By now, you're more than familiar with the names Twitter, Facebook and YouTube -- the big three in social media. You've probably often been asked, â€˜Why you don't have an online presence?' Experts say there are four good reasons to be using social media: marketing, public relations, market research and customer service. All four help to accomplish one goal: To connect you with your current and potential customers.
By now you’re more than familiar with the names Twitter, Facebook and YouTube -- the big three in social-media. You’ve probably asked yourself, and have been asked by others, ‘Why you don’t have a presence in one, if not all, of these venues?’
Your answers may have ranged from “Why should I?” to “I don’t even know how to get started.” Those responses are not surprising, says Nancy Lecroy, senior faculty member of The Beryl Institute, a 1,700-member organization dedicated to improving customer service in healthcare.
“I think physicians are a little skittish,” Lecroy says. “Their first hurdle is just, ‘How do I get started?’ And many of them make it a bigger task than it needs to be.” A lot of physicians don’t even have a website, she notes. “Put your toe in the water with the first step, and make sure you have an Internet presence,” she says.
Connecting with Customers
A white paper released by Fanscape Inc., highlights the four main reasons businesses should be using social media. All four -- marketing, public relations, market research and customer service -- are geared to do the same thing: Connect the physician with his or her current and potential customers.
According to Beryl’s Lecroy, it’s about strategy -- and it all starts with a physician understanding his or her patients.
“What are [patients’] expectations of how they engage, and want to engage, their physicians and work with them to maintain better health?” she asks. Some younger patients do a lot of research first; they want to learn as much about a physician as they can. Giving them the information, and managing that information, is the first step to creating positive perceptions -- and ensuring that patient finds in you what he or she needs.”
Lecroy says having a website is critical. Facebook and Twitter may give people an impression of what they can expect of the physician, but those tools will drive them to more content. That’s where the practice’s website comes in.
“Patients may want to go online and get any pre-registration or new-patient information forms filled out in advance,” she says. “They’re going to go online and look for those forms so that by the time they get to the physician’s office, they’re ready to go.”
Myriad Uses of Social Media
Lecroy recalls finding a pediatrician on Facebook who is not posting anything except his contact information. The rest of the posts on his site are from patients, who are posting photos of their children, noting how wonderful the pediatrician is, and what the doctor was able to do for their son or daughter.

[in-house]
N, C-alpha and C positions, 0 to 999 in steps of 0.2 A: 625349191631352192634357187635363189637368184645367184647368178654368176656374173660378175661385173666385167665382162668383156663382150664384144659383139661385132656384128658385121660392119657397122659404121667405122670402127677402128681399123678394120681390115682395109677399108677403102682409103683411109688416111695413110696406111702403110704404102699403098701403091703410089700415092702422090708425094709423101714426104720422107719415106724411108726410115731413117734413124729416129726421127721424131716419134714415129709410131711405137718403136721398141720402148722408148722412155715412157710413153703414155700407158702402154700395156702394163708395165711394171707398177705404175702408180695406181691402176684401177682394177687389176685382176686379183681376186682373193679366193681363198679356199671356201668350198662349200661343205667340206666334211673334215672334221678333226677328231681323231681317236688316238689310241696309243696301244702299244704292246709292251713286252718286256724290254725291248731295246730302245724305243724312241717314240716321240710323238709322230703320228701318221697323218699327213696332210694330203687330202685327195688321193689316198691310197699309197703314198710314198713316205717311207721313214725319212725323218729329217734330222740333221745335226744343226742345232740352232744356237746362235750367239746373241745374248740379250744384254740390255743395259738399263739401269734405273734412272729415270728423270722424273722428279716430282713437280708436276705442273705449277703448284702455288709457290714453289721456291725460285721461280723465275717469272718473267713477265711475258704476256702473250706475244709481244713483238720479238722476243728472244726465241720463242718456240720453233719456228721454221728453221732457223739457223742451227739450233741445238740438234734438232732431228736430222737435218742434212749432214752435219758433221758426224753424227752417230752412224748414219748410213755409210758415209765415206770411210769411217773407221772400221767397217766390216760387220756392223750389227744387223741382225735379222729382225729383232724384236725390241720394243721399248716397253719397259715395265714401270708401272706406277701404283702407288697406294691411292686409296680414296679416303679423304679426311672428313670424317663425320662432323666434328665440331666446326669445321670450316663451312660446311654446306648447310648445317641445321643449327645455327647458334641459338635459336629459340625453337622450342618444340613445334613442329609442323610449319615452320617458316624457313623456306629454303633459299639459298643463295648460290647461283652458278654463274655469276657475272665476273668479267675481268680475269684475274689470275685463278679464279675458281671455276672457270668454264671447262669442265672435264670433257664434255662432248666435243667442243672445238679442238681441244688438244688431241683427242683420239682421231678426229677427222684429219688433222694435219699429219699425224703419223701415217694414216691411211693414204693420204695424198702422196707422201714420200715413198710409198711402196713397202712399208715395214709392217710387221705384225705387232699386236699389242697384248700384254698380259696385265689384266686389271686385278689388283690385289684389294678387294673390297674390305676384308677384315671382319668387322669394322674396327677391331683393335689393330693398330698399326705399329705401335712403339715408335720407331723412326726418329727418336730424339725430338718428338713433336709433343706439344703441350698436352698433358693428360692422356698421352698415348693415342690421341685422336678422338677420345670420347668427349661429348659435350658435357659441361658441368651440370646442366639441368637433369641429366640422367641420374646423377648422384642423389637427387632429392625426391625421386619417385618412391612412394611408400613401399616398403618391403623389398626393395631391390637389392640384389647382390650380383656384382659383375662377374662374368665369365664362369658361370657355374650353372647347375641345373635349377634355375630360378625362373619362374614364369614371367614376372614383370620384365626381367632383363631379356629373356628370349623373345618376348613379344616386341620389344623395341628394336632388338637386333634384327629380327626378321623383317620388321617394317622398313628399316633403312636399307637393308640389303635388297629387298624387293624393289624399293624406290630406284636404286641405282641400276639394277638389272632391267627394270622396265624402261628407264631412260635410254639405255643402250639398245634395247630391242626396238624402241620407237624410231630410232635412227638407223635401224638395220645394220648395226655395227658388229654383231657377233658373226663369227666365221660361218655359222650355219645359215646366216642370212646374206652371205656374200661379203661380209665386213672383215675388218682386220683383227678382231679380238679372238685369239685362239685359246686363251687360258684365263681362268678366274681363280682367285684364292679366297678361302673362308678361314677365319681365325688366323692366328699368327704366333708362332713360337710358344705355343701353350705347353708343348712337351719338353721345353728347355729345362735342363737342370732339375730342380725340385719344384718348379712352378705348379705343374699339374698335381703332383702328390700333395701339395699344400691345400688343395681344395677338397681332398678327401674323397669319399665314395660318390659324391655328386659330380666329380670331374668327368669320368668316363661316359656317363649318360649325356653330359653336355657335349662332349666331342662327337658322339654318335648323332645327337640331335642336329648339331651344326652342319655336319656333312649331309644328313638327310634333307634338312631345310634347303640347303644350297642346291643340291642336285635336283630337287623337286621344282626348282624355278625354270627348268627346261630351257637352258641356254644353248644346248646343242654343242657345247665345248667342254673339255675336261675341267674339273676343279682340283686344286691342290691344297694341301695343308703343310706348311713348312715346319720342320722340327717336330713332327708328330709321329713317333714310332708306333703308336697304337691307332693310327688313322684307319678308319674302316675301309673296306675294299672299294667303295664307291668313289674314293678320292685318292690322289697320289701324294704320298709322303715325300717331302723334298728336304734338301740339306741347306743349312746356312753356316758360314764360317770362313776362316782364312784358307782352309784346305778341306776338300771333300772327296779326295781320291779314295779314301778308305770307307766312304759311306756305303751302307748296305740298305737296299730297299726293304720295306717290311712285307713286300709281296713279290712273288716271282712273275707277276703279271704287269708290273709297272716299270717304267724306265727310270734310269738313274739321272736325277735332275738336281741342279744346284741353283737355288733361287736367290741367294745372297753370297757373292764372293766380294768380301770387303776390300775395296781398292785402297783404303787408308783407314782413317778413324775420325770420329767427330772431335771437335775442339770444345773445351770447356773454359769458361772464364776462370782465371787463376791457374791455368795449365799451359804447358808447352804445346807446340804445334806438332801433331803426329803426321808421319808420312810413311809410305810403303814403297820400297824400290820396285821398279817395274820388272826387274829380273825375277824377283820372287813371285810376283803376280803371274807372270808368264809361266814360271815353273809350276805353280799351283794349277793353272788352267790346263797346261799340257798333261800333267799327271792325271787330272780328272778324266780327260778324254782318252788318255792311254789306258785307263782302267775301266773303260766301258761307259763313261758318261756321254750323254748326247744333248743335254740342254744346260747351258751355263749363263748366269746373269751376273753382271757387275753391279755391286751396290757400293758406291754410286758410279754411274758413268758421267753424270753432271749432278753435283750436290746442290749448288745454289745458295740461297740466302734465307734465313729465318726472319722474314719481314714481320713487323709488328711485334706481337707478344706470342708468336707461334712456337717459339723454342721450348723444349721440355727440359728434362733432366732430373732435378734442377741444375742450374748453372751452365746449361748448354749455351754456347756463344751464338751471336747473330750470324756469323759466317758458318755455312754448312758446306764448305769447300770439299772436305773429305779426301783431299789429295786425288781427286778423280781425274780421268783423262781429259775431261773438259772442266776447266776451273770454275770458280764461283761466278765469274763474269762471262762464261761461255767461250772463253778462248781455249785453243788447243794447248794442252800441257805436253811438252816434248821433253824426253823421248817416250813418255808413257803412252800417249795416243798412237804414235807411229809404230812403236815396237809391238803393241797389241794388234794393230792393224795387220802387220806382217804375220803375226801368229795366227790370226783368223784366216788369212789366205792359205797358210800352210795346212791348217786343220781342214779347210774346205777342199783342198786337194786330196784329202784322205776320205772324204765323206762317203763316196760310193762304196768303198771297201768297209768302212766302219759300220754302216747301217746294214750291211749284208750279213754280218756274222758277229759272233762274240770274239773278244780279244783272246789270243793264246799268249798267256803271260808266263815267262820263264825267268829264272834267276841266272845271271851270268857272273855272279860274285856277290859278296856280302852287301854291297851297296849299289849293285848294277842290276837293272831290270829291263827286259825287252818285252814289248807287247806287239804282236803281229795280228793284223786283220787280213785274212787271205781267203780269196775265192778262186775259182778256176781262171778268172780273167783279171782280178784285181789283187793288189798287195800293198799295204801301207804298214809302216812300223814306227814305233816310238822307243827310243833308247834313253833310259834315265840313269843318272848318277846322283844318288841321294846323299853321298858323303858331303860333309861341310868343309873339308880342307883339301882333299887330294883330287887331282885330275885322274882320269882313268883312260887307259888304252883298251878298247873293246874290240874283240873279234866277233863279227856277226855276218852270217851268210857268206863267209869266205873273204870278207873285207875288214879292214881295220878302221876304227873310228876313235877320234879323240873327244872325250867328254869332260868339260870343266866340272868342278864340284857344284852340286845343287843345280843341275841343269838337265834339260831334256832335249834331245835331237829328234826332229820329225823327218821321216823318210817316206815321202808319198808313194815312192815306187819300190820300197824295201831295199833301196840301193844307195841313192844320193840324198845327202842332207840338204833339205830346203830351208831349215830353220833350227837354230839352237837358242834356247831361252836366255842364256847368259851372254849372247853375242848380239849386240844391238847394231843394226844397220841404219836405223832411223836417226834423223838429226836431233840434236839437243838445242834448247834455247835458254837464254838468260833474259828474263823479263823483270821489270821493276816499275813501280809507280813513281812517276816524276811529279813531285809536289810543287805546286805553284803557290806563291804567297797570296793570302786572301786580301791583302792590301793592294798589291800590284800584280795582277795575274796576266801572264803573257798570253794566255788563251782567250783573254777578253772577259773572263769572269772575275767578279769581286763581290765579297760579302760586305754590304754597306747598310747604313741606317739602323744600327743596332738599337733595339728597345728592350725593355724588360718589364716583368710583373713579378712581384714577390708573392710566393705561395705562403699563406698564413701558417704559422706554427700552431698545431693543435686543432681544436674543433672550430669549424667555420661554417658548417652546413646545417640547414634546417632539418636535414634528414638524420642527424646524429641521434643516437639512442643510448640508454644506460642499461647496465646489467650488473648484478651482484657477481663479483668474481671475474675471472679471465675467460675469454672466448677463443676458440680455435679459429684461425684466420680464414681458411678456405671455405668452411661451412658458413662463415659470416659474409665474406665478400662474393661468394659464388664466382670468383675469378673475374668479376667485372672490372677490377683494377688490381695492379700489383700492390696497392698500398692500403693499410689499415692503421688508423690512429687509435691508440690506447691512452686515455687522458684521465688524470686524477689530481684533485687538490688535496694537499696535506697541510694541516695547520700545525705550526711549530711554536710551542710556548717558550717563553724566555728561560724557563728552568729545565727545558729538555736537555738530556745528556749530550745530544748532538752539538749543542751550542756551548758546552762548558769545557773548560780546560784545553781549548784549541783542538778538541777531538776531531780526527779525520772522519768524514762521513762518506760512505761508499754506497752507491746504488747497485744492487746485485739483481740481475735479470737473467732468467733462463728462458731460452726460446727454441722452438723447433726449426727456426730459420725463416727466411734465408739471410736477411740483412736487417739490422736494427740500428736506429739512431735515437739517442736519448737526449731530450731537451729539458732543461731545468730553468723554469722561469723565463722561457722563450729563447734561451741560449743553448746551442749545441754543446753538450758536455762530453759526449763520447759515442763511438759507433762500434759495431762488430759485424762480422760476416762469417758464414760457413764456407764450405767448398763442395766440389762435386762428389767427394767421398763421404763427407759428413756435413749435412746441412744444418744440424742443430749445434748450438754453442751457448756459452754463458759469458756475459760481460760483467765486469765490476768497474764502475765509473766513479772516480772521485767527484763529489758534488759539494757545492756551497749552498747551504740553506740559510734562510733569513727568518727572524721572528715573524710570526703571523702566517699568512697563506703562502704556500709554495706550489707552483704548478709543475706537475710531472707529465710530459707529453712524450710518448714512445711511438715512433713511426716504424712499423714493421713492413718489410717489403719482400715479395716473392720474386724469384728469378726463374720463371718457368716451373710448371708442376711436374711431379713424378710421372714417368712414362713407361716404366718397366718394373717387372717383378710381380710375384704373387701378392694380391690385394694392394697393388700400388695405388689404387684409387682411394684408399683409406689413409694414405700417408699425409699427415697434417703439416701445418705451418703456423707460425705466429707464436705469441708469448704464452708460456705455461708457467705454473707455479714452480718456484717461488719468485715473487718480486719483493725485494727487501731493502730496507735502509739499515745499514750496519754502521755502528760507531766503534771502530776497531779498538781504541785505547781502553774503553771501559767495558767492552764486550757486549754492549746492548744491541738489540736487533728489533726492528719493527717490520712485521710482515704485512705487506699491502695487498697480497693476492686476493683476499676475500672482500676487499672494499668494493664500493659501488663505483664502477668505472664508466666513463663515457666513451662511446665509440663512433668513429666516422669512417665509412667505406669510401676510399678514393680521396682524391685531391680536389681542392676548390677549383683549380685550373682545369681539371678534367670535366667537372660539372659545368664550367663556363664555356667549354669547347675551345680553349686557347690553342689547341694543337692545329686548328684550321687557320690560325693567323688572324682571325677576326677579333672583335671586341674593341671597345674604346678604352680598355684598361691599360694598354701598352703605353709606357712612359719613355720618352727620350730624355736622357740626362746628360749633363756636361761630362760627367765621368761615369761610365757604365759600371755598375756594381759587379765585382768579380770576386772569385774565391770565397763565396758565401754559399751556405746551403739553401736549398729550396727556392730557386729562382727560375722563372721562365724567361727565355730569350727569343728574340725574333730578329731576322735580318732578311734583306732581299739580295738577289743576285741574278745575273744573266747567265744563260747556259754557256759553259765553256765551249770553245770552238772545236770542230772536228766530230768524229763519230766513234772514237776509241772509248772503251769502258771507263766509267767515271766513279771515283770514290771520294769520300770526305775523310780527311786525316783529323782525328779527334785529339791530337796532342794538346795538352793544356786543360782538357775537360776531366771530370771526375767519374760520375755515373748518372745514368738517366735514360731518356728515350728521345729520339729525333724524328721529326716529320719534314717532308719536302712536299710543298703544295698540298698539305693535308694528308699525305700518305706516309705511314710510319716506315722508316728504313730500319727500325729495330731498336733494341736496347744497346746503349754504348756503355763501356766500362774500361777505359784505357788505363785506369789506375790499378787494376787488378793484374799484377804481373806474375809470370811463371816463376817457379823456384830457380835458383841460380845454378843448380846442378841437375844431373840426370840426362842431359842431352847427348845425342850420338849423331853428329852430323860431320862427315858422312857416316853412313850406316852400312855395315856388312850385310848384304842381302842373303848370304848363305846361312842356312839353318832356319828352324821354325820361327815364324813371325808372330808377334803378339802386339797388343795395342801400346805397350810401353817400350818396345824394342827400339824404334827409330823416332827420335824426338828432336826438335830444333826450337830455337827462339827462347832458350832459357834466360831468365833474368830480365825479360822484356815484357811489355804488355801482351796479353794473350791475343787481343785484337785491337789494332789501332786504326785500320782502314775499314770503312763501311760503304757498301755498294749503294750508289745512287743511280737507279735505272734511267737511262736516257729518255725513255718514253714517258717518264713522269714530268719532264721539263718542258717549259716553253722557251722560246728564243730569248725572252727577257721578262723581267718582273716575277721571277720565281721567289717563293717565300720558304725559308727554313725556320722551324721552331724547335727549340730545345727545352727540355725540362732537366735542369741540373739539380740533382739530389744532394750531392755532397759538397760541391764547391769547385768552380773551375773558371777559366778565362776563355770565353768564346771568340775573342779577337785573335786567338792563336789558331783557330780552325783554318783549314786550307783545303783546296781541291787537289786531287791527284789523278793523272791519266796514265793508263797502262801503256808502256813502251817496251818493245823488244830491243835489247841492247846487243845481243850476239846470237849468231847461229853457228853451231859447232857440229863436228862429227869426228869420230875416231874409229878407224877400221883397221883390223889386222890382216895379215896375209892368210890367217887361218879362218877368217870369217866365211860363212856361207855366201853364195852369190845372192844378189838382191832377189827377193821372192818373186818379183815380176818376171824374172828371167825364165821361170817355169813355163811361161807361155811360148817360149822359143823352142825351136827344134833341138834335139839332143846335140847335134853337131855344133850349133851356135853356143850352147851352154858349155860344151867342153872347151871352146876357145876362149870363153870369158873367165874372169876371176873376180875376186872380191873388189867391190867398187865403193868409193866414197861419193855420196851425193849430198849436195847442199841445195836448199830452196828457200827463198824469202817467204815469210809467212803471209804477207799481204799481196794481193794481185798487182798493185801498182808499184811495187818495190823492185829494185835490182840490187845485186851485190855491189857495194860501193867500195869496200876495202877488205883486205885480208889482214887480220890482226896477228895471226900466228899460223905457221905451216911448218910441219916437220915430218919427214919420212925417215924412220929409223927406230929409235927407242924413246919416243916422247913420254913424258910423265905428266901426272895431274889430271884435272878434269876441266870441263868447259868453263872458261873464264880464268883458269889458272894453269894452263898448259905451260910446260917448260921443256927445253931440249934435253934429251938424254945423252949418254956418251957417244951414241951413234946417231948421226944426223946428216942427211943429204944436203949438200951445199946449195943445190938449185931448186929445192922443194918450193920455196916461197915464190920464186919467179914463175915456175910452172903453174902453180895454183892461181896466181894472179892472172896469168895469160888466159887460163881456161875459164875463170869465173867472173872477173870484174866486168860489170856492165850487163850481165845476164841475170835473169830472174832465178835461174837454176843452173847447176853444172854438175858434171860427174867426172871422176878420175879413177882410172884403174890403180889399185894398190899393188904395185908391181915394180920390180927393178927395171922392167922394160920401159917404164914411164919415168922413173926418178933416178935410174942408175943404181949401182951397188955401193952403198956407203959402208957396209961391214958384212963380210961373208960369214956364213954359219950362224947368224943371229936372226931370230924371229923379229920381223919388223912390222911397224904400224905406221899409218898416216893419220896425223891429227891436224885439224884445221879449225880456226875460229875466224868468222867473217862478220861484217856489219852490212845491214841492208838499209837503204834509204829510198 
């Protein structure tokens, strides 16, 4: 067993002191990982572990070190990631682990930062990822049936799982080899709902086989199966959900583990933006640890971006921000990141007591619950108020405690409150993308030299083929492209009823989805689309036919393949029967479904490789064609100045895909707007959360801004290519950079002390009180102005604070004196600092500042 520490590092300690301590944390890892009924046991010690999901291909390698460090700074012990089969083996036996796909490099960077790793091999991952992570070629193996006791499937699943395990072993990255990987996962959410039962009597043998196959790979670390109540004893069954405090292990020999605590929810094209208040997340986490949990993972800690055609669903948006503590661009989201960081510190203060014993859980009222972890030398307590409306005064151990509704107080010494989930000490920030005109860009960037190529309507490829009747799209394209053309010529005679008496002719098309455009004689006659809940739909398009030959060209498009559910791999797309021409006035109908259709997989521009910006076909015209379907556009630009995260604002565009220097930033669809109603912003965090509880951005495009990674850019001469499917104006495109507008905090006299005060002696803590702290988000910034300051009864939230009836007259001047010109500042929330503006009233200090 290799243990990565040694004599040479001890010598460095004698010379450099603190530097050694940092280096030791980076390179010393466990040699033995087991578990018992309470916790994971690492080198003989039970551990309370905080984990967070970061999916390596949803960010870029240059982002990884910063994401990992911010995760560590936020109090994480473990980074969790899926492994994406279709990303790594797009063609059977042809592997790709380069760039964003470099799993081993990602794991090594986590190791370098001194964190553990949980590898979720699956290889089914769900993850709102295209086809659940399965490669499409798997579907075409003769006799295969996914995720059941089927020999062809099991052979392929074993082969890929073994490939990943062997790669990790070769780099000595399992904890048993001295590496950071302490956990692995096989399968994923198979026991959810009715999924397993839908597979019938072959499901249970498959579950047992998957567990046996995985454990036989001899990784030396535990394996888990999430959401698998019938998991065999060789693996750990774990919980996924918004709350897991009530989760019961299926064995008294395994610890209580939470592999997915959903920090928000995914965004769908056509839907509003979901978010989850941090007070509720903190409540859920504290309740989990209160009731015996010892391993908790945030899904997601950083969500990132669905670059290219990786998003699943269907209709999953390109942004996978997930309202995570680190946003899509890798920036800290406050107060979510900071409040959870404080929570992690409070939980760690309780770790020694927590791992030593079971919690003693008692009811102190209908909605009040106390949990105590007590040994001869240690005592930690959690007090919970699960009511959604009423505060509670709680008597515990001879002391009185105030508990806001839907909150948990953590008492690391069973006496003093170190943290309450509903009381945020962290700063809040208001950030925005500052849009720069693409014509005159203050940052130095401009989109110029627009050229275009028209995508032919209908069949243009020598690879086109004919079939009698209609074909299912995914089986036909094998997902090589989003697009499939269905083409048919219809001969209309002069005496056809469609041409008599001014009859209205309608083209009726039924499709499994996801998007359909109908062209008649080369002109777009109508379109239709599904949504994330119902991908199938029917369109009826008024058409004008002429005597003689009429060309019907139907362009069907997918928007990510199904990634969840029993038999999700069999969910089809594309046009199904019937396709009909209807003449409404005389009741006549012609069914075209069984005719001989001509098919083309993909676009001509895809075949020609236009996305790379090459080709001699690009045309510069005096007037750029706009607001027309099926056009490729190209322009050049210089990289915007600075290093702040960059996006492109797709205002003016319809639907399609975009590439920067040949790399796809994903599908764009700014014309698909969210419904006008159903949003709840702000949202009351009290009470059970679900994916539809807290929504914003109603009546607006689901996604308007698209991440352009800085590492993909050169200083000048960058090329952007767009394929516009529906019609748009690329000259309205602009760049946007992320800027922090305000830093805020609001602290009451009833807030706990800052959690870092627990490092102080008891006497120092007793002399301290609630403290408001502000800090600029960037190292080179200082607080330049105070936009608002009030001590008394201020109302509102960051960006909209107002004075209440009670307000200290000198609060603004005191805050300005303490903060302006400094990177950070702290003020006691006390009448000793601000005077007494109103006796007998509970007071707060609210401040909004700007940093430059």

“That’s a great testimonial,” Lecroy says. “[The physician] isn’t doing anything; he has his patients doing it. But he’s creating a following by setting the tone for how his Facebook is being used.”
There are many simple things physicians can do to emphasize what sets them apart from others. Using Facebook and Twitter to talk about health and wellness is relatively easy. How do you know what information your patients want? Lecroy says, just ask them.
“If you have diabetic patients, Twitter a message to all your online diabetes patients, or to all individuals with diabetes, with reminders to check their insulin level,” Lecroy suggests. “Or for heart patients, reminders to check their blood pressure.” It’s not just preventative, but compliance, she says, making sure patients are compliant with the little things they need to do every day to stay in good health and manage their chronic conditions.
Make Sure It's Used AppropriatelyLecroy says that it’s easy enough for physicians to have a staff member assigned the responsibility of maintaining the practice’s Web presence. The key, of course, is to make certain the staff member views it as a priority. Regardless of whether you use Facebook, Twitter or YouTube, the more current the information, the more satisfied your patients are going to be. The last thing you want to do is promote a service online that you’re no longer doing.
And when it comes to HIPAA and privacy issues, Lecroy points out that physicians should not be using these social media tools to establish a dialogue with patients, but rather as an opportunity to engage the community.
“It could be as simple as posting that the practice is doing back-to-school physicals,” says Lecroy. “Put a link on your Facebook page that takes [patients] right to your website to schedule an appointment, or gives them a phone number to call.”
After all, what better way is there for patients to receive a positive association, and a chance to connect with you, right away?